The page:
FIG. 24 illustrates a calculated circle associated with an inner layer of the stack of gaming tokens in the image of FIG. 23;

FIG. 25 illustrates a diagram of an algorithm for determining an outline of a stack of gaming tokens in a two-dimensional, pericentric view of the stack, according to an embodiment of the present disclosure;

FIG. 26 illustrates a plan view of a two-dimensional image of the three-dimensional lateral side surface of a stack of gaming tokens supported on the bet sensor, wherein the two-dimensional image depicts inner layers of the stack of gaming tokens;

FIG. 27 illustrates a diagram of an algorithm for identifying inner layers of a stack of gaming tokens depicted in the two-dimensional, pericentric image of FIG. 26, according to an embodiment of the present disclosure;

FIG. 28 illustrates an edge detection image of the two-dimensional image of FIG. 26 showing layer boundaries within the stack of gaming tokens;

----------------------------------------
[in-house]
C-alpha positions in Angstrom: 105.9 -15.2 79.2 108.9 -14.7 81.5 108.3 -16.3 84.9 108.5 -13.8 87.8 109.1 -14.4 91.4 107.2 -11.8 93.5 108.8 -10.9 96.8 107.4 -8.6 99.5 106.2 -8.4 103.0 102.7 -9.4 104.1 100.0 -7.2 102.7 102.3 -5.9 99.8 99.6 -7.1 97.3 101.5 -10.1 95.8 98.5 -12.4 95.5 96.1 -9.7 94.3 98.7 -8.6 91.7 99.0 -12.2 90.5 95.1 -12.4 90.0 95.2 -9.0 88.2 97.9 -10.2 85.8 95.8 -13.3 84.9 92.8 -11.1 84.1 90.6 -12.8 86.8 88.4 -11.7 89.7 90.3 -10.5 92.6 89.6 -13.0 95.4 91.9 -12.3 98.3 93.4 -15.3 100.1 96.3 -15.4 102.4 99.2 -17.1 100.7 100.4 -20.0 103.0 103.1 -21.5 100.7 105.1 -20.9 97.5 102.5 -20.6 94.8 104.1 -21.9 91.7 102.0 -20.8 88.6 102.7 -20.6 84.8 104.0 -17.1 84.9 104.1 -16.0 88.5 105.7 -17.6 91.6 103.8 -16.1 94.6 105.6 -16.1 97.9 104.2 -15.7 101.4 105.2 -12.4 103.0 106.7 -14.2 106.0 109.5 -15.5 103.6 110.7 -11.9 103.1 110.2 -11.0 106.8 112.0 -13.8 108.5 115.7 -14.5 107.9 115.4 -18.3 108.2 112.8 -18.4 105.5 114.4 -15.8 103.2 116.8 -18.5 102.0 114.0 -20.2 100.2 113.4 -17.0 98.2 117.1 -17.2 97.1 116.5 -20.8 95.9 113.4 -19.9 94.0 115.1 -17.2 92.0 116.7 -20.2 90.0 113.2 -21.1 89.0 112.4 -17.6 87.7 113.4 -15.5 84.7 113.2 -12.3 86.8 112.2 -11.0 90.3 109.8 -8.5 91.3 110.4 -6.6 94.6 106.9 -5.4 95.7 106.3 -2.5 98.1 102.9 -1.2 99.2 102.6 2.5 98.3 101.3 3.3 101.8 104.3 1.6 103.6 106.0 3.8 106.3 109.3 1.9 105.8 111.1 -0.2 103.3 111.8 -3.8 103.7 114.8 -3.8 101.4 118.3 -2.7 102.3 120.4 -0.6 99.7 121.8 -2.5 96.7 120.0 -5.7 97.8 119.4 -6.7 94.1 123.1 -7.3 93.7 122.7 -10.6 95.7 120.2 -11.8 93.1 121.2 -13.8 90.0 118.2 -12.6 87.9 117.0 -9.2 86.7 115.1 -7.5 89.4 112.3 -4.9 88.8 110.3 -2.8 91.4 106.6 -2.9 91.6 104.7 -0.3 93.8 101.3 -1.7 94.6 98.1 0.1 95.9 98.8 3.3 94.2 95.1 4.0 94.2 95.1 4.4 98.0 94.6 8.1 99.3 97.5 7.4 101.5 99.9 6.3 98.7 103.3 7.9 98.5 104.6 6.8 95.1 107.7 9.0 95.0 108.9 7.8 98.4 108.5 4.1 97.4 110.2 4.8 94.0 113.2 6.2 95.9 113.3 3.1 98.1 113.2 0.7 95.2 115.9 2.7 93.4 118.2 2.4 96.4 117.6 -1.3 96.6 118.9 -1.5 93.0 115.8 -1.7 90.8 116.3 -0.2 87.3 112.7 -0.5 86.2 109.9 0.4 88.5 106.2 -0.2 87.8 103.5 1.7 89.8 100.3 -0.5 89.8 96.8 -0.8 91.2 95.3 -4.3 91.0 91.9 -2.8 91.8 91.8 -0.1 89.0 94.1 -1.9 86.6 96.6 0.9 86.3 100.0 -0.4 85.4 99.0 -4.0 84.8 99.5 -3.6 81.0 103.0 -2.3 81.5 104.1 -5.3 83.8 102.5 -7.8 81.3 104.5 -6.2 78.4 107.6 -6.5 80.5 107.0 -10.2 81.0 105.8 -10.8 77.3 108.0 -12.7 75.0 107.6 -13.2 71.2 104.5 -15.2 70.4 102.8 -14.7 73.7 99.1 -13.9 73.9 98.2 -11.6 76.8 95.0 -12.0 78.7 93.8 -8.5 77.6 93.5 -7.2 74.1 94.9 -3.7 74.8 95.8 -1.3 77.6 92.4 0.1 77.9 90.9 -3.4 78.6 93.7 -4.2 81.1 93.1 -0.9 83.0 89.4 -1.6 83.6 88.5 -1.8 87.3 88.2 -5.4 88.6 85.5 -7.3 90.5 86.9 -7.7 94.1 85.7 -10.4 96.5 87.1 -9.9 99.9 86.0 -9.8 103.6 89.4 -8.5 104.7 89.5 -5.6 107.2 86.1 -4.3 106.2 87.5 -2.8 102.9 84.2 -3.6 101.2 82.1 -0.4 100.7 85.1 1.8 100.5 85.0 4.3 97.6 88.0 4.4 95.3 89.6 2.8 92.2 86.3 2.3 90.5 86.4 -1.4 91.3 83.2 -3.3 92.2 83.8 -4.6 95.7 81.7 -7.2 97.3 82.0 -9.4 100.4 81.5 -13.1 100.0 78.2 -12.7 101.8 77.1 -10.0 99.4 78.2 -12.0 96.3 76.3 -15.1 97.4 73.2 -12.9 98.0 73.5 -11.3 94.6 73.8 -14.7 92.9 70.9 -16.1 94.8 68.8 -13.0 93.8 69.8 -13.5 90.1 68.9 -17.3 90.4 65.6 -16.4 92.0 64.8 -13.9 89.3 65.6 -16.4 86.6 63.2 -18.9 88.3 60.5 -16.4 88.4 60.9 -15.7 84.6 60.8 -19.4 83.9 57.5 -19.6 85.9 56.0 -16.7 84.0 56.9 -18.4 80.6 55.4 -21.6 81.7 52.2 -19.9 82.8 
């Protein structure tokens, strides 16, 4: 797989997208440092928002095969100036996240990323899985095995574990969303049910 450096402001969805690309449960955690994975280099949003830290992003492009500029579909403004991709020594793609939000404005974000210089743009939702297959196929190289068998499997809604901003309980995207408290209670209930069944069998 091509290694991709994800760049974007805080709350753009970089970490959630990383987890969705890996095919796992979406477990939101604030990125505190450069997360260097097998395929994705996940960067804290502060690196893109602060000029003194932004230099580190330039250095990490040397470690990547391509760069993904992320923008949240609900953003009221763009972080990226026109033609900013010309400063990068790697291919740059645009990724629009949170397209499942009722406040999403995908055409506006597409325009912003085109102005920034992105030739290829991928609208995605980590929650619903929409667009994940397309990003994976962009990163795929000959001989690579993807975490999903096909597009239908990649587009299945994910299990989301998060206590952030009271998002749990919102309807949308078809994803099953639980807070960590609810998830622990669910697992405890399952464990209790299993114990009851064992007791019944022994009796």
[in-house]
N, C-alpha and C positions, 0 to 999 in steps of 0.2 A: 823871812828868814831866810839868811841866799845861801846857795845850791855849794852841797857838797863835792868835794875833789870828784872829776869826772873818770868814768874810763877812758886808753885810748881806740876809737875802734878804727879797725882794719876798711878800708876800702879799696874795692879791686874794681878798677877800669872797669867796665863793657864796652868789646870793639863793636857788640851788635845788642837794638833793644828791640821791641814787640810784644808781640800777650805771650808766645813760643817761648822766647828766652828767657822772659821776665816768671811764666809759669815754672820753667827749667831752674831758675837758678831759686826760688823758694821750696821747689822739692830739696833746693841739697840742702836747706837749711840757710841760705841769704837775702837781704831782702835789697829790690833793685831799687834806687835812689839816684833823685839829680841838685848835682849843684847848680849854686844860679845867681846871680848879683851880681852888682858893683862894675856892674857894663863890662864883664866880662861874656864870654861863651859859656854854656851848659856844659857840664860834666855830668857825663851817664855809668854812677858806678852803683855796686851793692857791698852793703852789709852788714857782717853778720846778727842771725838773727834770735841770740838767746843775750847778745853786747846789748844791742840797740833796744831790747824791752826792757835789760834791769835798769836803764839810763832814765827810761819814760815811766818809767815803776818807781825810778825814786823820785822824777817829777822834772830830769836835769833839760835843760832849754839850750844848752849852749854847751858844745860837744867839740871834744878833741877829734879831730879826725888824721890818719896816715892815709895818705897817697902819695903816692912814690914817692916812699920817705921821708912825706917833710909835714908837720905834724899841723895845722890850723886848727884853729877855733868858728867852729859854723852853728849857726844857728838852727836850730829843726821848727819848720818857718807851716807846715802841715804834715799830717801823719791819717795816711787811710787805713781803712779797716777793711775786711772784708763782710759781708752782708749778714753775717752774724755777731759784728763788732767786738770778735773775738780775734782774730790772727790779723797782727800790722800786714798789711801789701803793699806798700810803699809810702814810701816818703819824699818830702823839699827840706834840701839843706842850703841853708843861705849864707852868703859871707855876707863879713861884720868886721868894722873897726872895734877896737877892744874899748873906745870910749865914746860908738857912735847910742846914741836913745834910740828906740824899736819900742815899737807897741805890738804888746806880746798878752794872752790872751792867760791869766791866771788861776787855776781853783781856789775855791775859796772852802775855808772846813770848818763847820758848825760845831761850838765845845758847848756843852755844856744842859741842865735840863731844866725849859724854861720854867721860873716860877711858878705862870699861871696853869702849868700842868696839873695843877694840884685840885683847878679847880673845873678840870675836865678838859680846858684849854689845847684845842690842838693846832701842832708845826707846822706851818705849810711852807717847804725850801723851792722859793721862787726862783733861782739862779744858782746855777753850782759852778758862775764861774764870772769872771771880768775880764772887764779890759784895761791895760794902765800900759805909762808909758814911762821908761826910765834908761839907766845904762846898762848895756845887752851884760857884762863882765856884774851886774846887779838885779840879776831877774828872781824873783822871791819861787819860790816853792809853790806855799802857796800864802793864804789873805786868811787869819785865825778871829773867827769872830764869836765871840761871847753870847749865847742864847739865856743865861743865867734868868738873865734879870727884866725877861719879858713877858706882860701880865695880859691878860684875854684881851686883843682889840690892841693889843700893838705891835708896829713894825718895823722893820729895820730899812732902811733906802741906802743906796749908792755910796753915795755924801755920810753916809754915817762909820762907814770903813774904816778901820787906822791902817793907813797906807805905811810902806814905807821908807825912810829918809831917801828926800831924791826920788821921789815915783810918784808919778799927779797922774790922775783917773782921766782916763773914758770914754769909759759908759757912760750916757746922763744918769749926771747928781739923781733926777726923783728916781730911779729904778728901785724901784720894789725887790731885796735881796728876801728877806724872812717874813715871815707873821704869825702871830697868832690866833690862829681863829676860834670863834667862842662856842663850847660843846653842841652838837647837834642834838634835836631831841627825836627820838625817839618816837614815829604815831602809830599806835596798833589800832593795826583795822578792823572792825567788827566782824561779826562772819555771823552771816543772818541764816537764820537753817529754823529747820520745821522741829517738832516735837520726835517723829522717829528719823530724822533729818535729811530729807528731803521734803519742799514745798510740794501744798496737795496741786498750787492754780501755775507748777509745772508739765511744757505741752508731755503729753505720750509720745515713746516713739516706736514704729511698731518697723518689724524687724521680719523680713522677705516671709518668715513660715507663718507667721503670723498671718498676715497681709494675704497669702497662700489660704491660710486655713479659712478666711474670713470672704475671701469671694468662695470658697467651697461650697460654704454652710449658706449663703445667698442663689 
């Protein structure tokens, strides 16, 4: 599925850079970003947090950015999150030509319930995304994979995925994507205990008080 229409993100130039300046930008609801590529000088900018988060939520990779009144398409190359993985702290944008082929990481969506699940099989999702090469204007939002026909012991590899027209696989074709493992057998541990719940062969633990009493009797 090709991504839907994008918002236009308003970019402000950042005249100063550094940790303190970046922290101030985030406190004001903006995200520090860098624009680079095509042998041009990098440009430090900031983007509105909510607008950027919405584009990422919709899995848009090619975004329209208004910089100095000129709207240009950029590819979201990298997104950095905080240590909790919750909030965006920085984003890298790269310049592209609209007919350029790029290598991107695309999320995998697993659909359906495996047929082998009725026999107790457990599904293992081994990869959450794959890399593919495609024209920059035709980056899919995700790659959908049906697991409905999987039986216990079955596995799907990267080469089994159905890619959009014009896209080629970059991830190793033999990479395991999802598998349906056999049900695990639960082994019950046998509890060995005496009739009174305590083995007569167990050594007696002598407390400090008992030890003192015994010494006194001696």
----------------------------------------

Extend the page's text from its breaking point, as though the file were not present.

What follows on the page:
FIG. 29 illustrates a calculated circle associated with an inner layer of the stack of gaming tokens in the image of FIG. 28;

FIG. 30 illustrates linear layers of a cylindrical projection of the two-dimensional image of the stack of gaming tokens of FIG. 26; and

FIG. 31 illustrates a diagram of a detection stage of the token pattern detection algorithm of FIG. 21.

DETAILED DESCRIPTION

The illustrations presented herein are not meant to be actual views of any particular bet sensor, gaming table, or component thereof, but are merely idealized representations that are used to describe embodiments of the disclosure.